Goodman, Chaney, Schwerner

Goodman, Chaney, Schwerner

On June 21, 1964, the Mt. Zion Methodist Church was burned to the ground by the Ku Klux Klan in order to prevent the church’s being used as a “Freedom School”. Standing amid the rubble were 3 civil rights workers who hoped to form that school: Andrew Goodman, James Chaney, and Michael Schwerner.

Michael Schwerner was a 24 year old social worker from New York City who had been working in Meridian for the Congress of Racial Equality (CORE) since January. The KKK had been attempting to drive him out of Mississippi because he was a symbol of the recent invasion of young civil rights workers into the South.

James Chaney, 21, was Schwerner’s closest associate. He had grown up in Meridian the son of a domestic servant and an itinerant laborer.Because he knew the back roads of the area and every family in the county, he was a valuable addition to the CORE team.

Andrew Goodman was an anthropology major from New York. This was his first day in Mississippi.He had begun his activities in civil rights when he was only 14 and he planned to spend the summer of ’64 as a volunteer for the Mississippi Summer Project.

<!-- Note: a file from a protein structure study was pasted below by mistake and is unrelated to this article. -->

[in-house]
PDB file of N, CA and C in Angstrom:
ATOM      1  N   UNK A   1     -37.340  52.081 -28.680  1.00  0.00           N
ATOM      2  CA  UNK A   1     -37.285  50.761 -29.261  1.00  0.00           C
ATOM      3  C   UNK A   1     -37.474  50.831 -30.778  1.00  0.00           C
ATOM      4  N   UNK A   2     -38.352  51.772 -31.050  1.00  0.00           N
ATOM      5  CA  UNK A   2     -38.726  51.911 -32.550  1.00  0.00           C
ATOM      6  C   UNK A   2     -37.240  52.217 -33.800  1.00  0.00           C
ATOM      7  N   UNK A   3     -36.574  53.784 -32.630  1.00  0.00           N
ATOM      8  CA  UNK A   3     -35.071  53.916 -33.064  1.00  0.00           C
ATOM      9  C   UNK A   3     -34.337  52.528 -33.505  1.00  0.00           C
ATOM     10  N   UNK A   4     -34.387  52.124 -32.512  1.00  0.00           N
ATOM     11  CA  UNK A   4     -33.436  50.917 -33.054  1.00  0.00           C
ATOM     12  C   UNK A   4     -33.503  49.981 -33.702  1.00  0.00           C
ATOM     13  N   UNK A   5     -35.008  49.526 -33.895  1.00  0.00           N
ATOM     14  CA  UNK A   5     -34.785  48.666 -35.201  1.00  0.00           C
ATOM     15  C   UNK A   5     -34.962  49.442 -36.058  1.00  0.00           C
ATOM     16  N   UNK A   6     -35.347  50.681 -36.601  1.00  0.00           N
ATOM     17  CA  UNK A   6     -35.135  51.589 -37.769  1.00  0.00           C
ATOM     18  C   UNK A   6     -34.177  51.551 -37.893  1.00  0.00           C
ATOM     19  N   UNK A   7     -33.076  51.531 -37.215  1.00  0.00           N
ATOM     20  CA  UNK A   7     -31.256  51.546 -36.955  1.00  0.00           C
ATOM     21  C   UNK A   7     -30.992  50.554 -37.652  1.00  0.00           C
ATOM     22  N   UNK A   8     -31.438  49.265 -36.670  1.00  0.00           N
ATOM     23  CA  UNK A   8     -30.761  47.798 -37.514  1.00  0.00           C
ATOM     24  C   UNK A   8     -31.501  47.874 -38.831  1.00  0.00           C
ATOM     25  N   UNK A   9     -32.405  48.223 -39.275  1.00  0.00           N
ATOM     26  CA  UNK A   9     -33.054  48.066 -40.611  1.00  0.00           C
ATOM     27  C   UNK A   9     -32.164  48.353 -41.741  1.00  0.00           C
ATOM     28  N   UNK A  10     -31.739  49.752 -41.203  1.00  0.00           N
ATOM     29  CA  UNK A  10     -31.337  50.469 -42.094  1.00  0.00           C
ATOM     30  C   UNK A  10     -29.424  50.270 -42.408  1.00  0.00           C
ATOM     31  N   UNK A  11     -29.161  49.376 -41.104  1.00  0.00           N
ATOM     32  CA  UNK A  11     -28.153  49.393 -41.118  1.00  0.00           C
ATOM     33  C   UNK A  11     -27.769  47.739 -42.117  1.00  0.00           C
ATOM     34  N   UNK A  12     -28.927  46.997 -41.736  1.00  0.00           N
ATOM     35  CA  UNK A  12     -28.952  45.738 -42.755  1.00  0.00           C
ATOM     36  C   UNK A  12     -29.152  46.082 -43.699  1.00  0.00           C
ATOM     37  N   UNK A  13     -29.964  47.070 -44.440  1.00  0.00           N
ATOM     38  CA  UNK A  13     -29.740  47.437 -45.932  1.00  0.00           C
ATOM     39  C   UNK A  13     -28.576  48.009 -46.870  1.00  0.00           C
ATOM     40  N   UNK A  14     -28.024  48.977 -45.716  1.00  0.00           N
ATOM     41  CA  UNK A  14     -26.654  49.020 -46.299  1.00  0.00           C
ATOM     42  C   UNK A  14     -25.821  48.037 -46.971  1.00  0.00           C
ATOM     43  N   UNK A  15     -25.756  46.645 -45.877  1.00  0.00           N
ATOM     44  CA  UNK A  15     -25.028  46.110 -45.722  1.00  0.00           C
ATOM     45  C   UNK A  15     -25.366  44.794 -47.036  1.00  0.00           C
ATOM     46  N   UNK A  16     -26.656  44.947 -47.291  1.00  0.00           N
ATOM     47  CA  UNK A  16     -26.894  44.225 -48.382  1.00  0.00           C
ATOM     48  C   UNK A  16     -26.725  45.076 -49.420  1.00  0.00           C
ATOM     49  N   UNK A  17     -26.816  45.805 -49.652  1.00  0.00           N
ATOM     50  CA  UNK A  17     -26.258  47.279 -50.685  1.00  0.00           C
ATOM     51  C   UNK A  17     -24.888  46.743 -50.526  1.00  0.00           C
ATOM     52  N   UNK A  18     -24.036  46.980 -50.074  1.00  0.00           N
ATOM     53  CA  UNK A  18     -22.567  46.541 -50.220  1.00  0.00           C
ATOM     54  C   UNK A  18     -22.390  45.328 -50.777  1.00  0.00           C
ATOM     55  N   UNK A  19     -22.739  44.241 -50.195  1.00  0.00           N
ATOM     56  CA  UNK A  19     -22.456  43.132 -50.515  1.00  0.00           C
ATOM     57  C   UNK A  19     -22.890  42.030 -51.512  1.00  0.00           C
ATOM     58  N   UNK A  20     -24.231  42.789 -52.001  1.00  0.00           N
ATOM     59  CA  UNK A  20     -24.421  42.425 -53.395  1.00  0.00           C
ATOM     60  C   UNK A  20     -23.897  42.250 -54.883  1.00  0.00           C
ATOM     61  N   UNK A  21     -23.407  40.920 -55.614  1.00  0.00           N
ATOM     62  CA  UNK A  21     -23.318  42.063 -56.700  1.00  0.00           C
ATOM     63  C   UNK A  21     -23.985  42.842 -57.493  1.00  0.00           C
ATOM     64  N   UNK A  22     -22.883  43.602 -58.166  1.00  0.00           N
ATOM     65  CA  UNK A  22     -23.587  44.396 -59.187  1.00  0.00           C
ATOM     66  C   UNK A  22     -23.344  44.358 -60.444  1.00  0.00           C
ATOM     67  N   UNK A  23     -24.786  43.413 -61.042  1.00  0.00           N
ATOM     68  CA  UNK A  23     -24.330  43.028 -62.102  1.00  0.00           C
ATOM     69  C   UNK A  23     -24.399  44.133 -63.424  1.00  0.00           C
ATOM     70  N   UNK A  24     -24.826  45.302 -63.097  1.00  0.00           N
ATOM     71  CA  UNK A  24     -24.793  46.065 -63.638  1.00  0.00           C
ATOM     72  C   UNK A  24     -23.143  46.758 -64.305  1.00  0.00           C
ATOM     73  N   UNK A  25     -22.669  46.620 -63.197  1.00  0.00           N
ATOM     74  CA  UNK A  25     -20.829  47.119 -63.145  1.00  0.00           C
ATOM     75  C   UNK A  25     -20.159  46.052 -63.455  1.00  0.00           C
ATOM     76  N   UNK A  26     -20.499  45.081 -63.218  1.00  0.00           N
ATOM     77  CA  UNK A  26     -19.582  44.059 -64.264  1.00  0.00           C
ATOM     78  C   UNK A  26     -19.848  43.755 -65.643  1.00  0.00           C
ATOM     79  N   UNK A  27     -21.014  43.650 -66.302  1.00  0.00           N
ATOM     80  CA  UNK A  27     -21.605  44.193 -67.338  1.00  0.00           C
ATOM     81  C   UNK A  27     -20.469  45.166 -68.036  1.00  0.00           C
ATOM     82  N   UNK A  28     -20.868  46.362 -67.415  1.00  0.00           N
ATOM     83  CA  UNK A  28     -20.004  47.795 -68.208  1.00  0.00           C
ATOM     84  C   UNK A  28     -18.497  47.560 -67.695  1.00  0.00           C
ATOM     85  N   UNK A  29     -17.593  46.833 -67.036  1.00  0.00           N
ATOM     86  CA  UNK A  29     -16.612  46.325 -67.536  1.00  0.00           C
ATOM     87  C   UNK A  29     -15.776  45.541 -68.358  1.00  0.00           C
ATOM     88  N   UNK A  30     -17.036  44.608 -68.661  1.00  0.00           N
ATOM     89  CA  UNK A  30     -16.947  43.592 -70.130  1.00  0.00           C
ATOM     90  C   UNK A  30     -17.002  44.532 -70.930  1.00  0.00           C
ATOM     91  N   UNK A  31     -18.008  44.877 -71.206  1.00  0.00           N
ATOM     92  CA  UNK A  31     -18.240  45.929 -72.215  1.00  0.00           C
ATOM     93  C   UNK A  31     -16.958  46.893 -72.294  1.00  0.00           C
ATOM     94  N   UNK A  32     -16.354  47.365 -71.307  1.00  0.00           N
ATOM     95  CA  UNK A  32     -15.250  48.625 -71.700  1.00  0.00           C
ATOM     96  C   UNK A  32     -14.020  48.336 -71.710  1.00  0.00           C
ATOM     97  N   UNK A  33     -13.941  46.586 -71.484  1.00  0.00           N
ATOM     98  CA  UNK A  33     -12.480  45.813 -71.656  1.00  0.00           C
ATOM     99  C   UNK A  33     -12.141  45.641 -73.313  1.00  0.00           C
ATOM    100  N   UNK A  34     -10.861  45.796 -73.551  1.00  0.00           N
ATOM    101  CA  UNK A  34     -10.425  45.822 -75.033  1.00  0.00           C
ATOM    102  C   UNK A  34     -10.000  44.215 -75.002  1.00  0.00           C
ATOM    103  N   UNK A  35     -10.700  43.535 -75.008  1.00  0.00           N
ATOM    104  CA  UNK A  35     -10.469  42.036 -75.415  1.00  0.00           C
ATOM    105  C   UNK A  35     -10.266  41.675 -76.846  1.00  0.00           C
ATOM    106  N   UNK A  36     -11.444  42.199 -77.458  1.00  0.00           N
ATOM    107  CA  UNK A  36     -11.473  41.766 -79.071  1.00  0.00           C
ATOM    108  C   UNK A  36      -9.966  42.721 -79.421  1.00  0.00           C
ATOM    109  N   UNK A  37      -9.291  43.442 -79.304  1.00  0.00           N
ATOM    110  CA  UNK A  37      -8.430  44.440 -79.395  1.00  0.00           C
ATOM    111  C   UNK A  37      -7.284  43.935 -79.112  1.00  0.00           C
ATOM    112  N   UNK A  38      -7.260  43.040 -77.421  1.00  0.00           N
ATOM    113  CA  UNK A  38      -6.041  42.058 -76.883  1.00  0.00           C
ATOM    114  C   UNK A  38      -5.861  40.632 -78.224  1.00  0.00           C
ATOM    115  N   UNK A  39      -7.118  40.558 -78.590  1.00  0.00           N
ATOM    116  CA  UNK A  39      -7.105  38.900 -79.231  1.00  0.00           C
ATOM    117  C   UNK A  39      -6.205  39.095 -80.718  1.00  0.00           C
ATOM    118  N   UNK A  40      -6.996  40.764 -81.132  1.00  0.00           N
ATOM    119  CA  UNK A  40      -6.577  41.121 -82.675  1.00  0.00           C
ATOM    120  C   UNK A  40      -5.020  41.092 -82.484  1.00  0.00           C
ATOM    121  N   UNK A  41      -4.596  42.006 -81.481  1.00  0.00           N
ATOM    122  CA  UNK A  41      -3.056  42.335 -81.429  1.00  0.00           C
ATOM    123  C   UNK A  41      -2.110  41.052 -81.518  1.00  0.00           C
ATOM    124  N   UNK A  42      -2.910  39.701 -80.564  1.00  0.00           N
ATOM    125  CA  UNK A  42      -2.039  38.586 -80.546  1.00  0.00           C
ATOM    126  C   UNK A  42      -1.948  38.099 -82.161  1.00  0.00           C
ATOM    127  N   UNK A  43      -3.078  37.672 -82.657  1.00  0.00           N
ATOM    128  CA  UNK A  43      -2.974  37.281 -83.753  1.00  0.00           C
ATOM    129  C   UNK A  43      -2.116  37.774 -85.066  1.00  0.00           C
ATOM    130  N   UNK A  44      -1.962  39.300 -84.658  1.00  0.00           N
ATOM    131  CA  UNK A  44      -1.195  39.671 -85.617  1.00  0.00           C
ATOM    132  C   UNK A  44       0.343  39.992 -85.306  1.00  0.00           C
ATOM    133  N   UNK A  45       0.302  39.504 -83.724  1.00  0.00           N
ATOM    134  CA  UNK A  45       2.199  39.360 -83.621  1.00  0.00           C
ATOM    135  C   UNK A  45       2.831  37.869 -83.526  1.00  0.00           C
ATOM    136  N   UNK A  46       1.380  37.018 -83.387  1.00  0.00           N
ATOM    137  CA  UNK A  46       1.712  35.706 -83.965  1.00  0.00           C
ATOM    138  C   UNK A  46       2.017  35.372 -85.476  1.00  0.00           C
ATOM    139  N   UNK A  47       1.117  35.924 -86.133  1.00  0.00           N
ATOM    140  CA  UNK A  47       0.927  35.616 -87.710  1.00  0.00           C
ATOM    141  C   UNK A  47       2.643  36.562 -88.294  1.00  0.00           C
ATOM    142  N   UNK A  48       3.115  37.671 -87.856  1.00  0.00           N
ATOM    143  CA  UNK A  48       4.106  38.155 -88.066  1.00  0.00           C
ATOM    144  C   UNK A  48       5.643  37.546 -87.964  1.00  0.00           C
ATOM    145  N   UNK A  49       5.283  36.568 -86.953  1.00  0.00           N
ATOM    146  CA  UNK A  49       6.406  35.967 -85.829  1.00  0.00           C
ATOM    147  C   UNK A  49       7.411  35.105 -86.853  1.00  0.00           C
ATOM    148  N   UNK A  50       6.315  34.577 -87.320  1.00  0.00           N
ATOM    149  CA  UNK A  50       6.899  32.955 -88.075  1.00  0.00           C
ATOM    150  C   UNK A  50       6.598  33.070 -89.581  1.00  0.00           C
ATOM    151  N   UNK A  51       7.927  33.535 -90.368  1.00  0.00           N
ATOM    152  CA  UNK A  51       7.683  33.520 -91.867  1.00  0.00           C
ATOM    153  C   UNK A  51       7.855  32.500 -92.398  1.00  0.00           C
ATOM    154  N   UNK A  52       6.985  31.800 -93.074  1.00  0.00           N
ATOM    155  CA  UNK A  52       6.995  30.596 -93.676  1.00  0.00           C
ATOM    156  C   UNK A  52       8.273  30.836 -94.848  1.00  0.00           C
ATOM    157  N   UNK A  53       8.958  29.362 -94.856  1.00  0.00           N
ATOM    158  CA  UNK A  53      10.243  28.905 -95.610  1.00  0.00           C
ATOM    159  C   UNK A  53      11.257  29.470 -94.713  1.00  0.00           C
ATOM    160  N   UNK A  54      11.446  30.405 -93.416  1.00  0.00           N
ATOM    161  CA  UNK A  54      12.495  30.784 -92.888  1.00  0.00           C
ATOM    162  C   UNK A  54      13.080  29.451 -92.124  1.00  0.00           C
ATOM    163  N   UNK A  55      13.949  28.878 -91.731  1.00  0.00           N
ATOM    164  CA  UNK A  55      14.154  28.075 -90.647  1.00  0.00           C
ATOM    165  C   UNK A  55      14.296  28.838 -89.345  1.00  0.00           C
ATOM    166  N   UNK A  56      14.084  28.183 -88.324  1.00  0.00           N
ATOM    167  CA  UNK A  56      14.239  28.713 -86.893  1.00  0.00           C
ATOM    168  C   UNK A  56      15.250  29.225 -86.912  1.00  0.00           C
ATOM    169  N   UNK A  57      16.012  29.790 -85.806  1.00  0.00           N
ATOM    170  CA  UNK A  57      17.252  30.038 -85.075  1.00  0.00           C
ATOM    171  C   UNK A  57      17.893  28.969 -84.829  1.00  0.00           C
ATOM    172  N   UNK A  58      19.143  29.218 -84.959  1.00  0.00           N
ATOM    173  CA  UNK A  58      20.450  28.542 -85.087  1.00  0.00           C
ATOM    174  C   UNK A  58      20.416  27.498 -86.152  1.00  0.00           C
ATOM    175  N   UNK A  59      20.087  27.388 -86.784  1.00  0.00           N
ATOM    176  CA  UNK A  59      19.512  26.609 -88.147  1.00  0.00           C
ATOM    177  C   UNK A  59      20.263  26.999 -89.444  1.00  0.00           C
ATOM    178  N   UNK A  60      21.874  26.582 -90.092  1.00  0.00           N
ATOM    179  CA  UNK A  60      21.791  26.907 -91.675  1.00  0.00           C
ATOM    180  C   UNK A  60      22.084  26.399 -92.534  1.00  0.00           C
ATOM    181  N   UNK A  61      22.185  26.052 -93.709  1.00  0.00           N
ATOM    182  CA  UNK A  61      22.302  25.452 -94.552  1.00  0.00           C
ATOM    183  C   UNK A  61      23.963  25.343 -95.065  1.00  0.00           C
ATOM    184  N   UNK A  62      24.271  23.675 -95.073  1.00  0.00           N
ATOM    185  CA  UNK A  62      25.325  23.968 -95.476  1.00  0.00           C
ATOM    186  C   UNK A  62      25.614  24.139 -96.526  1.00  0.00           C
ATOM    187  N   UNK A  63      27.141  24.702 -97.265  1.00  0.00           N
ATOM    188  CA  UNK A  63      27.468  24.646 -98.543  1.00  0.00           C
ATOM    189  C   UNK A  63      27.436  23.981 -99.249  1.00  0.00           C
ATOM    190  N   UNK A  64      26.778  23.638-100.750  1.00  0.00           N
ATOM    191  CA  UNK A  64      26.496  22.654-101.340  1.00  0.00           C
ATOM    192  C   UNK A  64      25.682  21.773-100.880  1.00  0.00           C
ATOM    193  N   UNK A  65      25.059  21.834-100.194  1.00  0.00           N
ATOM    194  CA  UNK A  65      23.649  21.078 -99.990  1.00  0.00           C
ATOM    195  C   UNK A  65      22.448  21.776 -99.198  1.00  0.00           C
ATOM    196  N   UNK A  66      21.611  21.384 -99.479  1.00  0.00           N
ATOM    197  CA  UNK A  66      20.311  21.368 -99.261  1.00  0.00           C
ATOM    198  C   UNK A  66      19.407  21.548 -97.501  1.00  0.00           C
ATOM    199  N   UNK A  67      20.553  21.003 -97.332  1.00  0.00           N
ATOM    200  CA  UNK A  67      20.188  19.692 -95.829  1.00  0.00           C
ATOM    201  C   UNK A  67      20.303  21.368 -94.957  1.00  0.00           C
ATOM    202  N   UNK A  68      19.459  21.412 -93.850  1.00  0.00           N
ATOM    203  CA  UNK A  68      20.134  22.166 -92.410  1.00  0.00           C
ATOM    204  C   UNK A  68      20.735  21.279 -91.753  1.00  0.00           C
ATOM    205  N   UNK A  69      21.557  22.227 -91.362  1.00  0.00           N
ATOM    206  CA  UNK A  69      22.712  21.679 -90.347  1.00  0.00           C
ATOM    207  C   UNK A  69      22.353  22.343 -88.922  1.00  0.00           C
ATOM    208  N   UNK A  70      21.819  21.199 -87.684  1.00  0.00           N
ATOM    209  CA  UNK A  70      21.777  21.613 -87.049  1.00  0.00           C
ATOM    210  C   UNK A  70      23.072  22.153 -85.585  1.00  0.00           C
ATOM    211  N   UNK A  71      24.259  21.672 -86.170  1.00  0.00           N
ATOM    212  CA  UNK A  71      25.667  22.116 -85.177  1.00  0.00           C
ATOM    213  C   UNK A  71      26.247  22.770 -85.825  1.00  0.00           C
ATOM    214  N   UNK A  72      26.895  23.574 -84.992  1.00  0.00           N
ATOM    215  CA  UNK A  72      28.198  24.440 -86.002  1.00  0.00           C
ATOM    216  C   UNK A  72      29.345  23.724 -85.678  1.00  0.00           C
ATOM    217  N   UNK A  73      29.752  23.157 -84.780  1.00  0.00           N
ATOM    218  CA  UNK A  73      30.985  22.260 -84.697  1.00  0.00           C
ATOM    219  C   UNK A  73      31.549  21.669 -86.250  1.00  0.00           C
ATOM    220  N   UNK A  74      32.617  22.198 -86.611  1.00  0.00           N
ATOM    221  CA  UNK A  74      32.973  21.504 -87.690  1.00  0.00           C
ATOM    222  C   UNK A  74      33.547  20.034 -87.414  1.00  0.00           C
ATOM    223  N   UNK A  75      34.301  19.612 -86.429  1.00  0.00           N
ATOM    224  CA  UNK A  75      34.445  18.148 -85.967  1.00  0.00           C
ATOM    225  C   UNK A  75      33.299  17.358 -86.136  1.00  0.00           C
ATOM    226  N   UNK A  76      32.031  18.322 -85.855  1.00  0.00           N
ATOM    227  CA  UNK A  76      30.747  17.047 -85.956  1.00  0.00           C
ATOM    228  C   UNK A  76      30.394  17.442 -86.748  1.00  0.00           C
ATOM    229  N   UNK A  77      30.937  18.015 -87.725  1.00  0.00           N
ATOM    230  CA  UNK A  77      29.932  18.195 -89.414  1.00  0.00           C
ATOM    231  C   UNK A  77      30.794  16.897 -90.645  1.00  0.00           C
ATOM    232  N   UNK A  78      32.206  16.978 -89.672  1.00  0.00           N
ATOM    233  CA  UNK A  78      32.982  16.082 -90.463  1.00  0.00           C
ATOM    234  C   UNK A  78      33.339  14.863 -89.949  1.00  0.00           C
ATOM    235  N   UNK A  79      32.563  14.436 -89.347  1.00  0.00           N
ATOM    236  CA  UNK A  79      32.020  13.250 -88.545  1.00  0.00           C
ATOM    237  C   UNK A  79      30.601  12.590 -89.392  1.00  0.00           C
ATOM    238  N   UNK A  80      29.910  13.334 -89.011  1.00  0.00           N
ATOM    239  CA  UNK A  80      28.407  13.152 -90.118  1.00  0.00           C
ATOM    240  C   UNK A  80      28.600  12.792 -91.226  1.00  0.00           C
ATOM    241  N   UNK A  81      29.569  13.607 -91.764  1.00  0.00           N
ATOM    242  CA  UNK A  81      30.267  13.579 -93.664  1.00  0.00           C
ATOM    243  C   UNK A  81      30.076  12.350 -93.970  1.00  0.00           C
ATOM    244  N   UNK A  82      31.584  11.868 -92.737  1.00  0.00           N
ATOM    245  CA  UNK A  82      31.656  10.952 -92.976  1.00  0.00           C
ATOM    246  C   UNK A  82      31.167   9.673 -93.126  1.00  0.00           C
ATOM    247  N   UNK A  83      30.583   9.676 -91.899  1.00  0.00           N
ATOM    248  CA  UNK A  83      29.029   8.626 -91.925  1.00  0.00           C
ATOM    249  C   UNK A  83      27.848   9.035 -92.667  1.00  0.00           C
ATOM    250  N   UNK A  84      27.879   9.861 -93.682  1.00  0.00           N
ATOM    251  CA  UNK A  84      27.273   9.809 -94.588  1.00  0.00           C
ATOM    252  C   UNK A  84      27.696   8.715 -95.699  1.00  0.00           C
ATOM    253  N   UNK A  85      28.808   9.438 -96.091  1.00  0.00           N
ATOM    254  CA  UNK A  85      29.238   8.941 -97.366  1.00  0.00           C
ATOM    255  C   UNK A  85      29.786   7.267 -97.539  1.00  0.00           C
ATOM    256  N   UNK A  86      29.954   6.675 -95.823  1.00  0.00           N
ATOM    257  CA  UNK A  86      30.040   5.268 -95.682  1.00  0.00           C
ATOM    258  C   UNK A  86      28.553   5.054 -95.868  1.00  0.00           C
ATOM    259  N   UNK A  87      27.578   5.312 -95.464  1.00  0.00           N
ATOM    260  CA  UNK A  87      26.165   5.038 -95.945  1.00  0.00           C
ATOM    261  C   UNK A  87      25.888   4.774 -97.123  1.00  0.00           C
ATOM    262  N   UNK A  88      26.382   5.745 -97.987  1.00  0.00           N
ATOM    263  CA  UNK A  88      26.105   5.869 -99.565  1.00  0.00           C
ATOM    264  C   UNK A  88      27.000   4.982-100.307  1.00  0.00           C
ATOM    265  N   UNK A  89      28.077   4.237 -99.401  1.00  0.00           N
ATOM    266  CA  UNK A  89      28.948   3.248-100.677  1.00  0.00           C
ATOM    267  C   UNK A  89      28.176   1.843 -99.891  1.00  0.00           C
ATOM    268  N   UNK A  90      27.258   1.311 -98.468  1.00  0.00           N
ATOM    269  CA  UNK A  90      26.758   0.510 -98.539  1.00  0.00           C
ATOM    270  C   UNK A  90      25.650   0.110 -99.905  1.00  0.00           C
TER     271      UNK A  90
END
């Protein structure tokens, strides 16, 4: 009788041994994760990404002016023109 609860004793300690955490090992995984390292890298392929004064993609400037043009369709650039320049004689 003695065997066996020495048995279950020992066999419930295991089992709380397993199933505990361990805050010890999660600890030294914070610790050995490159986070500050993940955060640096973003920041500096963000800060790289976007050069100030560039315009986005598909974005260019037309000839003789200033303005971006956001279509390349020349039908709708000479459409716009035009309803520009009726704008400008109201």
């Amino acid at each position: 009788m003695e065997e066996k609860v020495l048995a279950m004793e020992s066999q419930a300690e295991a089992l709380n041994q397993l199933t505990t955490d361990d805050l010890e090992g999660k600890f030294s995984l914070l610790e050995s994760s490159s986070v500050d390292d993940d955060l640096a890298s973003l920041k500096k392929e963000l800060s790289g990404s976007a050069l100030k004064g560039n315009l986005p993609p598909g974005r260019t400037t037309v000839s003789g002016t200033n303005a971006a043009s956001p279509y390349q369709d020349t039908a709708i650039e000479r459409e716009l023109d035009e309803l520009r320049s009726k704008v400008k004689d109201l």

As they left the smoldering ruins of the church and headed toward Philadelphia, Mississippi, a plot to kill them was already underway.Stopped and falsely arrested for speeding and arson by Deputy Price, then suddenly released from jail at 10 PM they were ordered out of town. They had not traveled far, when they were pulled over again, but this time the Deputy was accompanied by 2 cars filled with Klansmen. Goodman, Chaney and Schwerner were driven to an isolated spot and, one by one, ordered out of the car and shot at point blank range. Their car was burned and hidden in a swamp. Their bodies were buried under an earthen dam.

The disappearance of the 3 civil rights workers sent shock waves around the world. Within hours of their disappearance, President Lyndon Johnson ordered the Justice Department to begin an investigation. Over 100 FBI agents were sent to dredge rivers and comb the swamps; finally an anonymous informant revealed the location of their bodies.

In October 1967 seven Klansmen were found guilty of federal civil rights violations in the deaths of Goodman, Chaney and Schwerner.It was the first time a jury in Mississippi had ever convicted Klansmen in connection with the deaths of a black person or civil rights workers.